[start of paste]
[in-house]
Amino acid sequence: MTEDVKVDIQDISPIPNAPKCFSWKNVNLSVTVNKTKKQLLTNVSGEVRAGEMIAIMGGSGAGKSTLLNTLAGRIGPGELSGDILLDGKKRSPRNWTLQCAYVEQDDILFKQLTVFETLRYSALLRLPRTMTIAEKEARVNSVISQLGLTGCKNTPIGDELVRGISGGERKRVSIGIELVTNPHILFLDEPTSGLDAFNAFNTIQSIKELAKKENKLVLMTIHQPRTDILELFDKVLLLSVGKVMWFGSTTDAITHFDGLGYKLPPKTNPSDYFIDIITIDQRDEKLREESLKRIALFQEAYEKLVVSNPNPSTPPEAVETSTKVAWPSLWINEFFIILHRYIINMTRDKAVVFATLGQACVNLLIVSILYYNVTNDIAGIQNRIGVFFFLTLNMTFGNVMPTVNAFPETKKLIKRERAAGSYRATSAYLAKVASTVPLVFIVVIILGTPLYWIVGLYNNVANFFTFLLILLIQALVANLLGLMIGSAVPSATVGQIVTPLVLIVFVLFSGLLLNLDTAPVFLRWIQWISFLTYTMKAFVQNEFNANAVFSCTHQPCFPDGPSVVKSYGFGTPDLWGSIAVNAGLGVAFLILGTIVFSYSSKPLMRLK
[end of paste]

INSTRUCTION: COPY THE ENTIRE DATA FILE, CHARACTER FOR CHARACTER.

[in-house]
Amino acid sequence: MTEDVKVDIQDISPIPNAPKCFSWKNVNLSVTVNKTKKQLLTNVSGEVRAGEMIAIMGGSGAGKSTLLNTLAGRIGPGELSGDILLDGKKRSPRNWTLQCAYVEQDDILFKQLTVFETLRYSALLRLPRTMTIAEKEARVNSVISQLGLTGCKNTPIGDELVRGISGGERKRVSIGIELVTNPHILFLDEPTSGLDAFNAFNTIQSIKELAKKENKLVLMTIHQPRTDILELFDKVLLLSVGKVMWFGSTTDAITHFDGLGYKLPPKTNPSDYFIDIITIDQRDEKLREESLKRIALFQEAYEKLVVSNPNPSTPPEAVETSTKVAWPSLWINEFFIILHRYIINMTRDKAVVFATLGQACVNLLIVSILYYNVTNDIAGIQNRIGVFFFLTLNMTFGNVMPTVNAFPETKKLIKRERAAGSYRATSAYLAKVASTVPLVFIVVIILGTPLYWIVGLYNNVANFFTFLLILLIQALVANLLGLMIGSAVPSATVGQIVTPLVLIVFVLFSGLLLNLDTAPVFLRWIQWISFLTYTMKAFVQNEFNANAVFSCTHQPCFPDGPSVVKSYGFGTPDLWGSIAVNAGLGVAFLILGTIVFSYSSKPLMRLK